Sad Hill Media

Film & Lesser Arts with Will Ross, Devan Scott, & Daniel Jeffery.

by Will Ross

There are three misdirections in the title of Boy and the World. The first is “Boy”, and though this misdirection lies at the heart of the film’s single most brilliant and defining gesture, I daren’t spoil its corresponding reveal at the end of the film, so you will have to take my word for it (I’ll throw in a couple of cryptic allusions to it to make up for that). The second is the ordering of the nouns, because while the central boy and his childlike perspective of his surroundings is central to the movie’s approach, the film is ultimately more concerned with the machinations of a World slowly crumbling under some combination of aggressive, unchecked capitalism and fascism.

The third misdirection is tonal, for a glance at Boy and the World’s promotional materials, or any given shot, or even just watching the first few minutes, would suggest you’re in for a feather-light, gamboling trip through elaborate images whose base aesthetic use a child’s doodling and collage as its main reference points. Writer-director Alê Abreu maintains that visual style, but it quickly transpires that Boy and the World is a sorrowful film, filled with equal rage and despair for a world whose consumerism and commercialization is crushing beauty and joy out of everyday life and systematically threatening the bonds of familial love. That it combines this form and intent, as well as moments of humour, but never indulges in cheap irony or sarcasm, bespeaks a maturity and seriousness that inspire an emotionally-involved political engagement. There aren’t many animated features that even aspire to that, let alone achieve it.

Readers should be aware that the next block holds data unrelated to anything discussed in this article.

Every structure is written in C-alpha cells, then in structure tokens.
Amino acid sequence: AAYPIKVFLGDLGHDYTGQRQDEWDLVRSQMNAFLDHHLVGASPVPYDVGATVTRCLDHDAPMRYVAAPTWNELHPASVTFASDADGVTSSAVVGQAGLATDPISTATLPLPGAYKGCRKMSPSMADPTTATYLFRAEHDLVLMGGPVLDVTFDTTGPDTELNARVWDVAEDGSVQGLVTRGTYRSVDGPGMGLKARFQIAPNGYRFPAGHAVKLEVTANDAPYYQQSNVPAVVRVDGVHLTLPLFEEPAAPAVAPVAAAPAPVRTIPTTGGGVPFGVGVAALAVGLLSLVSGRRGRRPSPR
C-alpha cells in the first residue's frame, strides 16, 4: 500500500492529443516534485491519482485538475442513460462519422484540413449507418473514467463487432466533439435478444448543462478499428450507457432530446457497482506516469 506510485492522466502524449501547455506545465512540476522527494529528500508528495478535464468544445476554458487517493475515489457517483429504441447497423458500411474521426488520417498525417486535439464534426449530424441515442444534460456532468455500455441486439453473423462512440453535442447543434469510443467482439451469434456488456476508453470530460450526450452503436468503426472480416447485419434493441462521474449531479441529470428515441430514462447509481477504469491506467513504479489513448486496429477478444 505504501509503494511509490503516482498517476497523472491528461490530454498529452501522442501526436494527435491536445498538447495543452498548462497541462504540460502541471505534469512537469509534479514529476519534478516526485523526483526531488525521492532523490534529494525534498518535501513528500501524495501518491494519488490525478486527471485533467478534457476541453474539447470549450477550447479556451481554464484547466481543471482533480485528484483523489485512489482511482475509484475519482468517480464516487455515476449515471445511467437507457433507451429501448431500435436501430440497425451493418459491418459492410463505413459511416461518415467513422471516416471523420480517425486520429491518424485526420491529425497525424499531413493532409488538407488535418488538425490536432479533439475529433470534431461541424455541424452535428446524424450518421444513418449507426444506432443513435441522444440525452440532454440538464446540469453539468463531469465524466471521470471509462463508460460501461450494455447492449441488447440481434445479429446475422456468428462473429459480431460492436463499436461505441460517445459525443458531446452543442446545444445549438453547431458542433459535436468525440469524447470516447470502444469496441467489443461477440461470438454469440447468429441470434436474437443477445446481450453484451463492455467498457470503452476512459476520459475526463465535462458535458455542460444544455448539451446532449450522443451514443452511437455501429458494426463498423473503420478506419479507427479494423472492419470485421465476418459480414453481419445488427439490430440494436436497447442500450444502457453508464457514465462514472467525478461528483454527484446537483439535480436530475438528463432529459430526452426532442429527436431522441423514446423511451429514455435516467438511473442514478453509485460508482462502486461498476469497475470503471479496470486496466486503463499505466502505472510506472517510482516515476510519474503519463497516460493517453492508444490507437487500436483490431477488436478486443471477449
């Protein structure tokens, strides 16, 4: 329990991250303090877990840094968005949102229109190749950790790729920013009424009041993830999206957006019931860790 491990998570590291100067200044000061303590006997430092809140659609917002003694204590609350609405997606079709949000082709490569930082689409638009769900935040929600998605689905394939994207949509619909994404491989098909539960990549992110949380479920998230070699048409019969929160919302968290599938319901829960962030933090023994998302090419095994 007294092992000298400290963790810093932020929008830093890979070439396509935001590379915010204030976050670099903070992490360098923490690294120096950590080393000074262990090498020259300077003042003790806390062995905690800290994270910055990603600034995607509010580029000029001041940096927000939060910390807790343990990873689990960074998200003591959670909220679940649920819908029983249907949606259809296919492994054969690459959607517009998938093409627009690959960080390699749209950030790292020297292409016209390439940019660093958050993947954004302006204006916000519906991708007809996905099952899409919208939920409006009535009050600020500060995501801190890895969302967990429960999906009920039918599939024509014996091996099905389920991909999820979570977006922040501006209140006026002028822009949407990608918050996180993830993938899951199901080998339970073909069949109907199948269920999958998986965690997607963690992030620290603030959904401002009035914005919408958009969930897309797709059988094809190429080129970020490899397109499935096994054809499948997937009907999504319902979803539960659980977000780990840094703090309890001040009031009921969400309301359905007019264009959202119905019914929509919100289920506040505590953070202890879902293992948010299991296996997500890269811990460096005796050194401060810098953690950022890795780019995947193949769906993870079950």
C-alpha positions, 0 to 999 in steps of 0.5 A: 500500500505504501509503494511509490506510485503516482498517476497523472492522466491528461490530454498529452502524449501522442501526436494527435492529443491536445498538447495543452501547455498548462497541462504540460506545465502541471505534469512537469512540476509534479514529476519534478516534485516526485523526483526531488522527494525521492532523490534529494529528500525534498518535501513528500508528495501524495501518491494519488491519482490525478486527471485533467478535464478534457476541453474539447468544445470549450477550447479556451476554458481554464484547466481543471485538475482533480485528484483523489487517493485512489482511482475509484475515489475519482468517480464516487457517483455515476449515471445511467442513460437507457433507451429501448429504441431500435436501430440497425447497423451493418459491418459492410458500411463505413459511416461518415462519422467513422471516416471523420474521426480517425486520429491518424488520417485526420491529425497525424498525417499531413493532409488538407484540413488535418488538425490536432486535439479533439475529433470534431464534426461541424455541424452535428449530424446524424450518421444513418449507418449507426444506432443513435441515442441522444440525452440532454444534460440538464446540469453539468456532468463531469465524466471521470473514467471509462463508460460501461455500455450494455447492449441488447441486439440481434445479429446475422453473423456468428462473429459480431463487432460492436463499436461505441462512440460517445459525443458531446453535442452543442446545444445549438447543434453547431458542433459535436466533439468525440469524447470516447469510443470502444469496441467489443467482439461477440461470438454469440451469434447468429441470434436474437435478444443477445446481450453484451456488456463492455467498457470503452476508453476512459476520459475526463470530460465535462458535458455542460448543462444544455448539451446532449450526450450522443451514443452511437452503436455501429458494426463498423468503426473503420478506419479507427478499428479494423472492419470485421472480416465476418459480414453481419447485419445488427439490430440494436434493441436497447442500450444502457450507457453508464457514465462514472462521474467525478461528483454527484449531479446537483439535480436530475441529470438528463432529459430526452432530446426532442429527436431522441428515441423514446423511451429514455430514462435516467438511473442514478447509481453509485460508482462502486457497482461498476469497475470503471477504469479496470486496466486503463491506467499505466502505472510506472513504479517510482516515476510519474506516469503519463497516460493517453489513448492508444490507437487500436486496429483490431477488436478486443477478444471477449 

The film’s plot revolves around a little boy living on a farm in the country, who scampers happily through the rainbow-pastels of the grass and plays with the animals and lives a life of such innocence that when his father gets on a train and leaves for the city, he is unable to comprehend the absence of a loved one, let alone accept it. Seemingly more by impulse than by despair,the boy hops on a train and journeys to the city, and on his way there he encounters people struggling to make daily ends meet. These people’s entire lives appear to revolve around their labour; one is an old, sickly-looking man who picks cotton on a farm under the harsh scrutiny of his foreman, and one of the film’s most distinctive stretches of its kid’s-art style is a birds-eye shot that reduces the farmworkers to computer-arranged rows of abstract, geometric shapes. When the oblivious boy reaches the city, the structures and oppressiveness of consumer-capitalism become even more suffocating. The film, as I said, is a broadside to these environments, and though their design becomes ever-more elaborate, the film never loses sight of the person at its center. Indeed, the exhaustion of merely processing the world’s backgrounds and operational minutiae is enough to make the mere companionship of the boy’s newfound friends profoundly comfortable, and those moments of respite help the film narrowly avoid becoming a ceaseless parade of impressive but unmodulated design concepts. (And then that final revelation reveals the devastating irony of those acts of compassion.)